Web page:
The Hippo


Jun 26, 2019








Atomic Blonde

Atomic Blonde (R)
Film Reviews by Amy Diaz

By Amy Diaz

Atomic Blonde (R)

Charlize Theron is a British secret agent in November 1989 Berlin in Atomic Blonde, a melted together lump of 1980s compilation CDs, fight scenes and visual fanciness that made for a good trailer but a slog of a movie.
Maybe two and a half good minutes was all this movie had in it. 
Lorraine Broughton (Theron) is a British spy sent to Berlin to work with David Percival (James McAvoy), another British spy, after the death of spy James Gascoigne (Sam Hargrave), who also was Lorraine’s secret boyfriend. Gascoigne died during an operation to secure a list that features the names and work histories of oodles of western spies operating against the Soviet Union. A Soviet operative (Jóhannes Haukur Jóhannesson) killed Gascoigne and stole the watch containing the list. But rather than take it to his bosses, he intends to sell it to the highest bidder. 
These are the last days of the divided Berlin, so to search for the list and for a mole in British intelligence, Lorraine has to operate on both sides of the wall. Spies and government agents abound and include a shifty East German (Roland Møller) and a French operative (Sofia Boutella). Throughout, we hear the story relayed in flashback by Lorraine to MI6 officers (Toby Jones, James Faulkner) and a CIA officer (John Goodman).
Theron’s bleach blond hair and her crisp black, gray and white (and occasionally red and metallic) wardrobe; the hits of the 1980s, specifically “Der Kommissar” and “99 Luftballons”; fight scenes of close combat between Lorraine and assorted henchmen; a bunch of spy bric-a-brac about East and West Berlin; some bad-music-video-ish sex scenes — this collection of bedazzlements filled the trailer and suggested, if nothing else, a fun action movie. But the movie itself is nothing but more of this stuff, with nothing of heft or weight underneath.  Atomic Blonde is all puffy paint with no acid-washed denim jacket. Ultimately the movie doesn’t hang together because all of the stuff thrown at it to sexy it up has nothing to stick to. The story feels very “intro to spy plots” and the mystery of the double agent is not particularly interesting and is resolved in a way that makes much of what came before feel pointless. The performances are dodgy; Theron in particular feels flat. (Rooting for Theron feels like the element that would make all this noise enjoyable but I never felt anything but — to borrow from the Emoji review — “meh” for her character.) Occasionally, some of the fight scenes have the kind of coolness of choreography that hand-to-hand combat can have, especially when one or two people are fighting one or two people, but they tend to feel rather plopped into the movie — “here is your fun fight scene,” without a lot of stakes or connection to the plot.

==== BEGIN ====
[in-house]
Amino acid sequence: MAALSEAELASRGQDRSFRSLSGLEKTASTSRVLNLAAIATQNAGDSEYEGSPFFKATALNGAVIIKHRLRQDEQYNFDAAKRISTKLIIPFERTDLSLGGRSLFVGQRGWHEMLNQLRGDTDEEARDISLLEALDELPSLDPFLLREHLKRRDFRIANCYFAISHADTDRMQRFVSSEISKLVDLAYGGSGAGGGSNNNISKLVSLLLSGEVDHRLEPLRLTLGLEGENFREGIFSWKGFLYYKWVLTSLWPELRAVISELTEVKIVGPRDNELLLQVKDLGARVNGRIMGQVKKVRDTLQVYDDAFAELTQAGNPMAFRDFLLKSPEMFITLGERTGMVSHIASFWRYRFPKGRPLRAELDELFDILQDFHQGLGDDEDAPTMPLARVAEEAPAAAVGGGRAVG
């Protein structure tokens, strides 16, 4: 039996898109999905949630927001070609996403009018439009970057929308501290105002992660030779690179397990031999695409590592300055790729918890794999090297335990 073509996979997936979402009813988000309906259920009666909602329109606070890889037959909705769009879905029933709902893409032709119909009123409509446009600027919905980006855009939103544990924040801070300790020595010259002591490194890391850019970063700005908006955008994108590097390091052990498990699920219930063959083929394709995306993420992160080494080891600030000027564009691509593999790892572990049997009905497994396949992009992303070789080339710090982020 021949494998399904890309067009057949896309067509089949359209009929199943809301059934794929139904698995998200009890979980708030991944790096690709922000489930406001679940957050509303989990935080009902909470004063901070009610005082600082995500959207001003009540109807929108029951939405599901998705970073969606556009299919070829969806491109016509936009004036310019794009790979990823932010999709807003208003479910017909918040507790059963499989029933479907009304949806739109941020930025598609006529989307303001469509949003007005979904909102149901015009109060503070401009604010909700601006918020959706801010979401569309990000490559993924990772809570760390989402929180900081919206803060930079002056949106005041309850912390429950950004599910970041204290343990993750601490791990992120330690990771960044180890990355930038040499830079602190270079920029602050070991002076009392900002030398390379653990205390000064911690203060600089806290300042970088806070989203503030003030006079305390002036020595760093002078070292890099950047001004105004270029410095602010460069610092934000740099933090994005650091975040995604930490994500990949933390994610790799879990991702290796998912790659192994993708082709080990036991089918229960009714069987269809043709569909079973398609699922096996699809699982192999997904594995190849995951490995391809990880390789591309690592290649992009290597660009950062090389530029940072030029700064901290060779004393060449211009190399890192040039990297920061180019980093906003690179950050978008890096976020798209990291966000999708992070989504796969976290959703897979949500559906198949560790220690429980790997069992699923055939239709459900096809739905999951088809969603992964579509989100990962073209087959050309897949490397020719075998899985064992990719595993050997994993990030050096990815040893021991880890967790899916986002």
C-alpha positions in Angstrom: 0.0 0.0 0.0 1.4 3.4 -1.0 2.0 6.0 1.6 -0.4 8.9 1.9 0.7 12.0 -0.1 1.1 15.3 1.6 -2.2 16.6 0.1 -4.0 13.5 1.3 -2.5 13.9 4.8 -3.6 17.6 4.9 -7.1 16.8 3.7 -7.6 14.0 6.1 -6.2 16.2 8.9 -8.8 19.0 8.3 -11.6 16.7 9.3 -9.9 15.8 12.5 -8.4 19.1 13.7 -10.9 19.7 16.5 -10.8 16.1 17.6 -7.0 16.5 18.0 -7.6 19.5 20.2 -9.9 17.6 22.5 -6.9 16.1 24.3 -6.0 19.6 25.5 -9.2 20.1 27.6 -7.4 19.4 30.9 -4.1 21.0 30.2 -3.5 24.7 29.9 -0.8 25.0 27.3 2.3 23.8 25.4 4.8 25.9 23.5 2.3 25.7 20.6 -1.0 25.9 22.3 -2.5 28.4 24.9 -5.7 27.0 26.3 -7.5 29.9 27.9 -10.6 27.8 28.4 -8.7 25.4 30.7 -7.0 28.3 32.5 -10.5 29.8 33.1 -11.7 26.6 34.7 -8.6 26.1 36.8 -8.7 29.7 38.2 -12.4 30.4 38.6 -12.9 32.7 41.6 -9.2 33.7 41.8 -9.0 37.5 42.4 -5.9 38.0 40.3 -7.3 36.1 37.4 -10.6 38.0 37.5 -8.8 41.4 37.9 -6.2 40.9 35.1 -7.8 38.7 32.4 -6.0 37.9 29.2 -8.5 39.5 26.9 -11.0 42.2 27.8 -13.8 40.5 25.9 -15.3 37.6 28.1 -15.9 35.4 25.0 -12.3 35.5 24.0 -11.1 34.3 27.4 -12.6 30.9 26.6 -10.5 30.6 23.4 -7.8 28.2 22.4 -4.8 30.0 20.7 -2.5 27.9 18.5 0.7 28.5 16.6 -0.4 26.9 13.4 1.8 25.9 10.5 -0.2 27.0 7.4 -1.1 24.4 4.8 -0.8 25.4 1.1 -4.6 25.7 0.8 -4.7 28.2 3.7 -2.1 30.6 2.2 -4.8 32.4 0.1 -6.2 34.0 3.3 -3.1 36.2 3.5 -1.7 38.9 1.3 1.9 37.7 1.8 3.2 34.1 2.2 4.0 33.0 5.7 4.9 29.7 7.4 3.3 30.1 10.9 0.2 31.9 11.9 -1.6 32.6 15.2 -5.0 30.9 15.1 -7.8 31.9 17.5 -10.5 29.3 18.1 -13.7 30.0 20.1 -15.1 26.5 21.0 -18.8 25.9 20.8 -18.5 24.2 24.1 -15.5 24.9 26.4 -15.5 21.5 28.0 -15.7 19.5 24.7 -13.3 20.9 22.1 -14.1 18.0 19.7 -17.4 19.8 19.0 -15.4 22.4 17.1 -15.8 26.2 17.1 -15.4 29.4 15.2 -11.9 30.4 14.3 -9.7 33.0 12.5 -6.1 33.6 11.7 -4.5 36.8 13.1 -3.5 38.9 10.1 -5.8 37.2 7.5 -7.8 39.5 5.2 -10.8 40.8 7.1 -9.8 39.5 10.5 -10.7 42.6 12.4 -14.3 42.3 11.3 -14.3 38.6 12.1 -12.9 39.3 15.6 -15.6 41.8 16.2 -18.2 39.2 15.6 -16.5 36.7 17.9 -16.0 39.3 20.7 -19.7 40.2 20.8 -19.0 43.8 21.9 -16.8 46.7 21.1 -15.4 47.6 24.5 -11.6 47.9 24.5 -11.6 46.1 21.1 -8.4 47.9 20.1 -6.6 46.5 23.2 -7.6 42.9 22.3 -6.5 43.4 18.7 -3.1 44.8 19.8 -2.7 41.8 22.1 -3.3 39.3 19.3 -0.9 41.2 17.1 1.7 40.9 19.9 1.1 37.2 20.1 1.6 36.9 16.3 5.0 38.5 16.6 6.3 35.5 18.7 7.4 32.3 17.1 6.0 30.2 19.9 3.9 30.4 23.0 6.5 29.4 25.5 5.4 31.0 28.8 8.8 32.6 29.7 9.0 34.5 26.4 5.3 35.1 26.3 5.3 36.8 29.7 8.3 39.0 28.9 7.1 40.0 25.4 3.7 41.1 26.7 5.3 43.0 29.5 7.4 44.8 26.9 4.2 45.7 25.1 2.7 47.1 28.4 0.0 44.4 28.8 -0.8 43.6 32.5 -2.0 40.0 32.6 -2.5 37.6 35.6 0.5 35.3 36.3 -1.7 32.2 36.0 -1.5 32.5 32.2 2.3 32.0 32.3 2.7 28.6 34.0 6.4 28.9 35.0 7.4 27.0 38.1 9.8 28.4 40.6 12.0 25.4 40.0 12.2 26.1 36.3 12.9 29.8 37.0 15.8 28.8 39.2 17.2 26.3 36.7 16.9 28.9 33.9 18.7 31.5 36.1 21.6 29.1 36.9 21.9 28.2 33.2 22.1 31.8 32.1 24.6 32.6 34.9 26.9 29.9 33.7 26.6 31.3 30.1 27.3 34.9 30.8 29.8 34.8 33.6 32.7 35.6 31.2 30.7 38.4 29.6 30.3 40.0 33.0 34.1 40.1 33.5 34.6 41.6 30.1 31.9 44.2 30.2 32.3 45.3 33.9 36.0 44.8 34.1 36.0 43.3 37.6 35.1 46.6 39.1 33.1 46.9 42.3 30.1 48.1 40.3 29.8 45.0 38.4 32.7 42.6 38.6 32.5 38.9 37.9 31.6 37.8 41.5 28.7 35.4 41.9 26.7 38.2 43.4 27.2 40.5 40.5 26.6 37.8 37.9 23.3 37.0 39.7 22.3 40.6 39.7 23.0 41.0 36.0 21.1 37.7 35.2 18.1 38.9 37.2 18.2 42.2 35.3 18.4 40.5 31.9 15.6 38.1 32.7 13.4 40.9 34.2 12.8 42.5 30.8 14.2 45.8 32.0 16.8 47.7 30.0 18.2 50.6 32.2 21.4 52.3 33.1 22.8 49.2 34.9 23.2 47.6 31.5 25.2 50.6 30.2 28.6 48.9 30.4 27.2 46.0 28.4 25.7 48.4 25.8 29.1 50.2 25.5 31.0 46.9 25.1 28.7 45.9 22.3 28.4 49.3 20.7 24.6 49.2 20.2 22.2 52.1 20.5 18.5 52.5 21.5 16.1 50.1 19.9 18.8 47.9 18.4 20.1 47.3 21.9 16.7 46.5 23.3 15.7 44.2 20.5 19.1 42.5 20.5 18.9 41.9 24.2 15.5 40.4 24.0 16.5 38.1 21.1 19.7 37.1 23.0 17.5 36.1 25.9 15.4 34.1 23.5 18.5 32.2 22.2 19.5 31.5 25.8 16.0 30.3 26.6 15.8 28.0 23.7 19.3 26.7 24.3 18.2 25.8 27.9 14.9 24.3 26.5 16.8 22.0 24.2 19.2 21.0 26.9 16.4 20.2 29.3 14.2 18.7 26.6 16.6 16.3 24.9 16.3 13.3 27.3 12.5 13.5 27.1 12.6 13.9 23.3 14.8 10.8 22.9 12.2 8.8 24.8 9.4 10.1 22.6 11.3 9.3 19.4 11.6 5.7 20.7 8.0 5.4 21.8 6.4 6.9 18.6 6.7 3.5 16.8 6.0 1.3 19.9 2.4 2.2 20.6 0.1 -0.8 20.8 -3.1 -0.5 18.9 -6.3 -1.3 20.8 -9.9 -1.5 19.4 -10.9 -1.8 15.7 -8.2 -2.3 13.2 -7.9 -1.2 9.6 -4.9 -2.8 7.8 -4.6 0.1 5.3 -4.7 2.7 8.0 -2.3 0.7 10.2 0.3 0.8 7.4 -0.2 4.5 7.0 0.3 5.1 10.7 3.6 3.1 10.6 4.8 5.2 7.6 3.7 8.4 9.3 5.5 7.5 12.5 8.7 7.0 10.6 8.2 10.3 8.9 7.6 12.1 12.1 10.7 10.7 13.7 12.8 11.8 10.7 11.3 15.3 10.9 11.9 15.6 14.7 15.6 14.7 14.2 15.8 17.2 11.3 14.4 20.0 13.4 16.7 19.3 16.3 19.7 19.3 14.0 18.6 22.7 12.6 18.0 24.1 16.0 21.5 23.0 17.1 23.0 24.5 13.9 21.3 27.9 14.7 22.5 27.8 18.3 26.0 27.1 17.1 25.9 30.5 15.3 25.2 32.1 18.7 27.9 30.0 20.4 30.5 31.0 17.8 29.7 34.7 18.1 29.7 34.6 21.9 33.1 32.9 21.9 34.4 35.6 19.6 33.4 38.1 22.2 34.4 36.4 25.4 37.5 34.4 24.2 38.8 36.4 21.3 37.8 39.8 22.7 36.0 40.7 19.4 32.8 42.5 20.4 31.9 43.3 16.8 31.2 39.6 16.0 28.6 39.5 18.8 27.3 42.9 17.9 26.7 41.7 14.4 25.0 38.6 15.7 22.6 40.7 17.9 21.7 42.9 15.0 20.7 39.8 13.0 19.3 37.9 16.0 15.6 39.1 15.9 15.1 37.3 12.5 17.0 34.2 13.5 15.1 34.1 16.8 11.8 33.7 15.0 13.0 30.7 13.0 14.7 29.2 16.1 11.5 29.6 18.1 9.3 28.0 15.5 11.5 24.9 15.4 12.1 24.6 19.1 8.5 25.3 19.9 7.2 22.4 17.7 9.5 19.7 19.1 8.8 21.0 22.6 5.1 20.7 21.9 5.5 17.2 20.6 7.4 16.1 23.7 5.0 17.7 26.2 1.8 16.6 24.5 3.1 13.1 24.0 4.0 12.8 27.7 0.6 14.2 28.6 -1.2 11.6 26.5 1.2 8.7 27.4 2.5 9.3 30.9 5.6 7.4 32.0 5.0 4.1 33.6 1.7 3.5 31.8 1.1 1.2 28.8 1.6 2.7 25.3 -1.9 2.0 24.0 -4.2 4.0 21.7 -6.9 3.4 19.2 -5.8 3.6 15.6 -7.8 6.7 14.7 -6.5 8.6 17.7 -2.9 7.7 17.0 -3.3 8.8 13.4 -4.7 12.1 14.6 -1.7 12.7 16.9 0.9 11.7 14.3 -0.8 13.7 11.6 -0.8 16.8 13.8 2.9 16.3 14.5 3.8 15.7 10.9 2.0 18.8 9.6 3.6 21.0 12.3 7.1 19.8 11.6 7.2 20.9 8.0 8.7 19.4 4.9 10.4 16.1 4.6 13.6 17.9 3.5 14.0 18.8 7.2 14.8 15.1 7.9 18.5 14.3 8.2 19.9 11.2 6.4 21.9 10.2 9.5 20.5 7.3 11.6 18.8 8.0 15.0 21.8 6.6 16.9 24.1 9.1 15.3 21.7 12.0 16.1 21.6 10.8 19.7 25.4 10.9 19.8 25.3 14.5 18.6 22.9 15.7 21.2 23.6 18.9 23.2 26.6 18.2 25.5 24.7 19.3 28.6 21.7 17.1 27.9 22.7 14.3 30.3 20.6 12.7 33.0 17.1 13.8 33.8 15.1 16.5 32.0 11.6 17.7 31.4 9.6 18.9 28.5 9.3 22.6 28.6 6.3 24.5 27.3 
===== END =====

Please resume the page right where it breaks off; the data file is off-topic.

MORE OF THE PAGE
Maybe because the trailers had me expecting better, I left Atomic Blonde not just disappointed but annoyed that this is the best the movie could do with its stars, setting (the turmoil of the end of the Cold War has plenty of narrative possibility) and the promise of a kick-butt heroine (Or anti-heroine, even; Theron as a coherent anti-heroine character would have been fine too. Instead, all her character work seems outfit-based.)
From afar Atomic Blonde looked like some glittery superhero fun but in reality it is nothing but a pile of sparkly junk. C-
Rated R for sequences of strong violence, language throughout, and some sexuality/nudity. Directed by David Leitch with a screenplay by Kurt Johnstad (based on the Oni Press graphic novel series The Coldest City by Antony Johnston and Sam Hart), Atomic Blonde is an hour and 55 minutes long and distributed by Focus Features. 

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